EMANUEL: And the scheme generated a lot of pushback from businesses and professional organizations. For example, the Automobile Legal Association, which offered tours and kind of emergency roadside services - a bit like AAA - blacklisted both Arkansas and Louisiana, the two states that were sending the largest number of African Americans north. And the general manager said tourists can't relax and learn in a place that traffics in human misery. It was that attitude that prompted Southern newspapers and radio stations to speak out, kind of worrying about their image and the financial implications of boycotts. And in large part, that meant that the scheme became unpopular, and it just kind of fizzled out.

SIMON: What parallels do you see between then and now?

EMANUEL: The fundamental idea underlying all of this - sending vulnerable people north to make a political point - is almost identical. And there are also these false promises of housing and work. And the response from the communities is also similar. There's this outcry, this scrambling to help. Republican Governor Charlie Baker of Massachusetts is actually using the exact same military base to house the new arrivals. And then, perhaps most striking of all, the language today echoes the past. Take a listen to Florida Governor Ron DeSantis speaking on Thursday about paying for the planes of migrants that arrived on Martha's Vineyard.

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RON DESANTIS: The minute even a small fraction of what those border towns deal with every day is brought to their front door, they all of a sudden go berserk, and they're so upset that this is happening. And it just shows you, you know, their virtue signaling is a fraud, OK?

EMANUEL: Now, that is similar to what George Singlemann, the architect behind the reverse freedom rides, said to a reporter in 1962.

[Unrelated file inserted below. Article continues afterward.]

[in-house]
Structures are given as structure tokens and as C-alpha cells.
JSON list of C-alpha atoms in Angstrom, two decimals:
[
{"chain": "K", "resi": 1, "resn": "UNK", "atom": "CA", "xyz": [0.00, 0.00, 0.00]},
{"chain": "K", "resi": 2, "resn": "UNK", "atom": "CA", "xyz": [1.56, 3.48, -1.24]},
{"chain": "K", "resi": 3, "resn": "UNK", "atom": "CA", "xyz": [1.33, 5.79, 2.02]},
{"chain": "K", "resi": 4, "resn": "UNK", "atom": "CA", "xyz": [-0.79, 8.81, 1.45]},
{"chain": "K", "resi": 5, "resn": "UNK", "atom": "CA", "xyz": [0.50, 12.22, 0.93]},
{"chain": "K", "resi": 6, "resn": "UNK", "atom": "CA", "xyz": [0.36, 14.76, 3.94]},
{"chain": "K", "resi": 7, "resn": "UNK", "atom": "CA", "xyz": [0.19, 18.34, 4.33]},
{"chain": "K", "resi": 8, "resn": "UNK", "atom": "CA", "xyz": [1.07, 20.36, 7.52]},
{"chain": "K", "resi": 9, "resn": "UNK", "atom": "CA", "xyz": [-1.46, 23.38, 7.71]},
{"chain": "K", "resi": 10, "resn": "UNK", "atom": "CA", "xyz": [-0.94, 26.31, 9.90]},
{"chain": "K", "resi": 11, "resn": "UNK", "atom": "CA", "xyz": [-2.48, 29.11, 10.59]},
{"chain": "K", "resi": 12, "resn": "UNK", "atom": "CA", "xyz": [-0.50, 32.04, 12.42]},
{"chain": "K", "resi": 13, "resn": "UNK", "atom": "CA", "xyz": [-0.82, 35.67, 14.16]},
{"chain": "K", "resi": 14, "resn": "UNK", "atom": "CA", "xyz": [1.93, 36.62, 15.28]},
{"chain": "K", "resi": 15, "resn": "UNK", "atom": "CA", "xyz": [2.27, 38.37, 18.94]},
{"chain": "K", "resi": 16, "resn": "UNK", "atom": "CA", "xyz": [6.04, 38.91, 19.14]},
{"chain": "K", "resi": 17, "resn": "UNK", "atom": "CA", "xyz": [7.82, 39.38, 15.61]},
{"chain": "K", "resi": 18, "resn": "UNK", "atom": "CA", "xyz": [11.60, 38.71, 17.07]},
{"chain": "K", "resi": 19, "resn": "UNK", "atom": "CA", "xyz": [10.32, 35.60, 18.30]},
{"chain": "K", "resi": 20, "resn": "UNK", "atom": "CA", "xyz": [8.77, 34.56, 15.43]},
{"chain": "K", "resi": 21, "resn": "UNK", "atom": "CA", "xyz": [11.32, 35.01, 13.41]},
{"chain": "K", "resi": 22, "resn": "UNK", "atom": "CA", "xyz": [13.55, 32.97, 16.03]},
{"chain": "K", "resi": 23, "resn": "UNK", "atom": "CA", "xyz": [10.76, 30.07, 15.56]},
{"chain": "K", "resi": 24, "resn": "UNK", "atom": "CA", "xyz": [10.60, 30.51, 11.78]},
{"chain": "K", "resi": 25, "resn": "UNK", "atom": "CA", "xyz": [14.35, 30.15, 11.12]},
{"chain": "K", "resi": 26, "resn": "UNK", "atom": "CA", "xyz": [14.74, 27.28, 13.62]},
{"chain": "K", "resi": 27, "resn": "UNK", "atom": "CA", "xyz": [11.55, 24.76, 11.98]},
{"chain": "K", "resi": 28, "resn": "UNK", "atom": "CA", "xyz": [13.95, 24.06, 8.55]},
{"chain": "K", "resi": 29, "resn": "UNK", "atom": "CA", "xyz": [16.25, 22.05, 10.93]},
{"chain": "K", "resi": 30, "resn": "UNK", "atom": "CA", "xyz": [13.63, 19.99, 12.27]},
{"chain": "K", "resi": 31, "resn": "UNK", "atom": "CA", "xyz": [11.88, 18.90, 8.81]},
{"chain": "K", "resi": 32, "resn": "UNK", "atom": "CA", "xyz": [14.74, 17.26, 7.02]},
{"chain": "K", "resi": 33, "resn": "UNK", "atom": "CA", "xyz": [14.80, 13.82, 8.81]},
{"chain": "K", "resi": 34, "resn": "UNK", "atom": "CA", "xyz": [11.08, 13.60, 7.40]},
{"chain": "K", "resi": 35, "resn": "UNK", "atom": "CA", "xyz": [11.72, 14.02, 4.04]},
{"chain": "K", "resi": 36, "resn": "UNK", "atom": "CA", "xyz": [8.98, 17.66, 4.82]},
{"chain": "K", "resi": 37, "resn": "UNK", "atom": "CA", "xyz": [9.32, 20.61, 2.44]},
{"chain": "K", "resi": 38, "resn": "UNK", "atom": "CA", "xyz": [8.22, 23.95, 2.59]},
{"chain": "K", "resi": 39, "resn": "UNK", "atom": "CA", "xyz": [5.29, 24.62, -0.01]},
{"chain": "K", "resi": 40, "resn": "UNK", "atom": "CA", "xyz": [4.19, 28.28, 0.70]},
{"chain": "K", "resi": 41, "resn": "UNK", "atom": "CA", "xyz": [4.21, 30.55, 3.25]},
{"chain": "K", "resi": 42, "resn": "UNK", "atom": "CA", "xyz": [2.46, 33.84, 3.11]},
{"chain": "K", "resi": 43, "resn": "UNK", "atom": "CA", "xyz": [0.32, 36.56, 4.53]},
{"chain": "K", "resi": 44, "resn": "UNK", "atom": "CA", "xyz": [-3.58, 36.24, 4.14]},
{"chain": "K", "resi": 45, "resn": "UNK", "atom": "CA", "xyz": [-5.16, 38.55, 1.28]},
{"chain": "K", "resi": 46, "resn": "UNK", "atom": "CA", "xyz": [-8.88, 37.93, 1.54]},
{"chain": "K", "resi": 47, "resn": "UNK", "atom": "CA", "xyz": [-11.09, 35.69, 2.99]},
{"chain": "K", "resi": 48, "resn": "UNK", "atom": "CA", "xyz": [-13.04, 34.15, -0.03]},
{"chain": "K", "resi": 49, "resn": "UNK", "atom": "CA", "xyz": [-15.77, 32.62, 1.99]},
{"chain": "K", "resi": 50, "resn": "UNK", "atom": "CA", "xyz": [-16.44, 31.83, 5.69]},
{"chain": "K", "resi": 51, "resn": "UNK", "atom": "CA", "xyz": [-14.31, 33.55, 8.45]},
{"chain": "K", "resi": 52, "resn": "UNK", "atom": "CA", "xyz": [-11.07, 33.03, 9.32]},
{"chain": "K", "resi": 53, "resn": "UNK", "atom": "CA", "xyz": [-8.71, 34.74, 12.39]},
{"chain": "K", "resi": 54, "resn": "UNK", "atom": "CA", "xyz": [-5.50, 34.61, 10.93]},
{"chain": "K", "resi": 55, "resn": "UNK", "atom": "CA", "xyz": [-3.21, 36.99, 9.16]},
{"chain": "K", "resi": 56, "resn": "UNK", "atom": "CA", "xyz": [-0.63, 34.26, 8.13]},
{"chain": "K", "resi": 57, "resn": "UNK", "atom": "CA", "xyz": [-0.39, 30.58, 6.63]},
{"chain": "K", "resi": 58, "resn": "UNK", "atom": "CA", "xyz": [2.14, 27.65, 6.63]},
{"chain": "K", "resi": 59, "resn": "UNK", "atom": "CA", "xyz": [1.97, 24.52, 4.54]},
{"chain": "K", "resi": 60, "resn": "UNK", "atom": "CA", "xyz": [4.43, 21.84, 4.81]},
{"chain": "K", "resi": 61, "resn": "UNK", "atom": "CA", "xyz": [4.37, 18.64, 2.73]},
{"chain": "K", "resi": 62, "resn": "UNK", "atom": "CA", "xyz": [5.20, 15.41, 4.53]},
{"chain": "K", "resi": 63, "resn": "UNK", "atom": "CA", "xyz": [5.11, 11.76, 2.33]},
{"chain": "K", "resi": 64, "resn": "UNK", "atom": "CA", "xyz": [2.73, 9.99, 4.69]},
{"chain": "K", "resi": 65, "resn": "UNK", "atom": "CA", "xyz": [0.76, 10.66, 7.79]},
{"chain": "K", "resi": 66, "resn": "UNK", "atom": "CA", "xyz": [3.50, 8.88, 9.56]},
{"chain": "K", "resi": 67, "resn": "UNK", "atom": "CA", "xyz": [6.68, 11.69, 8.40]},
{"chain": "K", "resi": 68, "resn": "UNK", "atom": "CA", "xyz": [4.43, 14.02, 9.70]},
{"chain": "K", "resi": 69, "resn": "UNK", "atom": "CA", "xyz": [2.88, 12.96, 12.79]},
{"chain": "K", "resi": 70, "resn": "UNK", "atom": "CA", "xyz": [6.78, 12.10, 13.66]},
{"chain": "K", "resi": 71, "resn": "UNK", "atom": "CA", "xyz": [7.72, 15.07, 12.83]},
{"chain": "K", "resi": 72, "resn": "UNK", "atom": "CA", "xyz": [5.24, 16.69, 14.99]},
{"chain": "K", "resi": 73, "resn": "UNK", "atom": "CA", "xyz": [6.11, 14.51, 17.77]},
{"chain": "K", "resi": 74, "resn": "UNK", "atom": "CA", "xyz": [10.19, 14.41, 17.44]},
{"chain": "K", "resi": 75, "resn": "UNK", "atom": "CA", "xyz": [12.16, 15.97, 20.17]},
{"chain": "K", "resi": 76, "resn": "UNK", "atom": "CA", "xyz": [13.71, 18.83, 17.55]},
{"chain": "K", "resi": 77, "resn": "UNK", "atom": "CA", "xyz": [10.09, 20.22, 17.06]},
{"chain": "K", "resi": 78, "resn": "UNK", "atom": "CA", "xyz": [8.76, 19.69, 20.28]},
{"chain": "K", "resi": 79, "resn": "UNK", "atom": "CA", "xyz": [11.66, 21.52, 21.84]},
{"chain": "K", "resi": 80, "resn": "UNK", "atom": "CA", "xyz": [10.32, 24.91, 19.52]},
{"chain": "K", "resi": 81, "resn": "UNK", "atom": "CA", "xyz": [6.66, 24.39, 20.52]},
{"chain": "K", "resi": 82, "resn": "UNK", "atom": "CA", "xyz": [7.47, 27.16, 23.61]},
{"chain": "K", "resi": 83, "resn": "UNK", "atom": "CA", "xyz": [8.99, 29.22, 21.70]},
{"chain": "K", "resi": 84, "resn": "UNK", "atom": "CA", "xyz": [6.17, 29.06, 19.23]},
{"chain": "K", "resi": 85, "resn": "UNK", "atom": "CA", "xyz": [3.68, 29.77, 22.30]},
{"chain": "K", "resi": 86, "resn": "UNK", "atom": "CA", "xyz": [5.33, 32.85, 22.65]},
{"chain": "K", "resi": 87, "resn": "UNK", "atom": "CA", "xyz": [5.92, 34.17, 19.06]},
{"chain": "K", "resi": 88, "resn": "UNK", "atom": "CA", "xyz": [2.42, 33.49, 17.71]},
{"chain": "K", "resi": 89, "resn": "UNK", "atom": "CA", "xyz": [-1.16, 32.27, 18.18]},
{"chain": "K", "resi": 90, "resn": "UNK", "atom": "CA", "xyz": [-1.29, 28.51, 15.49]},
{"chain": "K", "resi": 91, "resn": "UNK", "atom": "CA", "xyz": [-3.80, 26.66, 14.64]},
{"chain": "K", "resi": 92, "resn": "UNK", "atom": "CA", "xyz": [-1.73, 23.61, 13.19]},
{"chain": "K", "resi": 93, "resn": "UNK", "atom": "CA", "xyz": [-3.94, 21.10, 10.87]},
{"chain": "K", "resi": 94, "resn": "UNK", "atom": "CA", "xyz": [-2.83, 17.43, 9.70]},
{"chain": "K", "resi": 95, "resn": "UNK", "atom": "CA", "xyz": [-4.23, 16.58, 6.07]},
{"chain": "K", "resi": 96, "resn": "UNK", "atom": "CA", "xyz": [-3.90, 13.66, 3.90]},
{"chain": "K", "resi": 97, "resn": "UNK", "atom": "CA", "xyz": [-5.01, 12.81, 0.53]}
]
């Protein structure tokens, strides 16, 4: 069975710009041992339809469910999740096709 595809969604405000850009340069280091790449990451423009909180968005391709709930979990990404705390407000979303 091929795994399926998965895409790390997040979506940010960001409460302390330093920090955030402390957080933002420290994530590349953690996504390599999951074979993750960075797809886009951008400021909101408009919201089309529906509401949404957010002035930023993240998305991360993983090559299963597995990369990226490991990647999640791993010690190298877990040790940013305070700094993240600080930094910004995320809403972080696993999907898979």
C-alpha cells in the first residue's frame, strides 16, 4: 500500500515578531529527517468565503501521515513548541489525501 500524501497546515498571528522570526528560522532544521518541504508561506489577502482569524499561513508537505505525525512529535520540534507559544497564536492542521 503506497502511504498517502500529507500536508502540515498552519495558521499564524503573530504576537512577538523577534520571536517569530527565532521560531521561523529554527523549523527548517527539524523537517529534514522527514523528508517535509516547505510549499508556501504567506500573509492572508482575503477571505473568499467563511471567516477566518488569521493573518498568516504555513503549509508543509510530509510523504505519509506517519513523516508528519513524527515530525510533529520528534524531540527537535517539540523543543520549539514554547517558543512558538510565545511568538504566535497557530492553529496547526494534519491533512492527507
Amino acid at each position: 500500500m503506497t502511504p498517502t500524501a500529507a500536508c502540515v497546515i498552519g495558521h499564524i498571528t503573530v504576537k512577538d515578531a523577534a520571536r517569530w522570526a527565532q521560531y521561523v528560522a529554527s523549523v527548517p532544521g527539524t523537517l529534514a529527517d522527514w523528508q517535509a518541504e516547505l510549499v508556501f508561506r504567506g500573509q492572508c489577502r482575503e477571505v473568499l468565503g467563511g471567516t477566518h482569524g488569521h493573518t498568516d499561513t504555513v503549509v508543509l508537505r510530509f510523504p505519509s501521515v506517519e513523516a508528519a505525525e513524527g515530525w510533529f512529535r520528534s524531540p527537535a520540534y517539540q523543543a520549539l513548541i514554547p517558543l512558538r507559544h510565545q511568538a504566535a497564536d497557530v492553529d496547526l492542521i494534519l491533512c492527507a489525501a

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GEORGE SINGLEMANN: The ultimate accomplishment, of course, has already been obtained, and that is to focus attention on the hypocrisy of the Northern liberals and the NAACP. They have been crying the theme song on behalf of the Negro throughout the nation. And of course, now when it comes time for them to put up or shut up, they have shut up.

EMANUEL: It is worth noting that there are some major differences. The reverse freedom riders were uprooted from their homes, and they became refugees, which is what they were called at the time, because of this scheme. The migrant families being sent north today are already refugees and don't have a clear home. Another difference - the size of today's scheme has eclipsed the size of the reverse freedom rides by fiftyfold. And finally, in 1962, the scheme was orchestrated by racist extremists. And now, it's elected state officials.

EMANUEL: Gabrielle Emanuel of member station WBUR, thanks so much.

SIMON: Thank you. Transcript provided by NPR, Copyright NPR.

Scott Simon is one of America's most admired writers and broadcasters. He is the host of Weekend Edition Saturday and is one of the hosts of NPR's morning news podcast Up First. He has reported from all fifty states, five continents, and ten wars, from El Salvador to Sarajevo to Afghanistan and Iraq. His books have chronicled character and characters, in war and peace, sports and art, tragedy and comedy.
Gabrielle Emanuel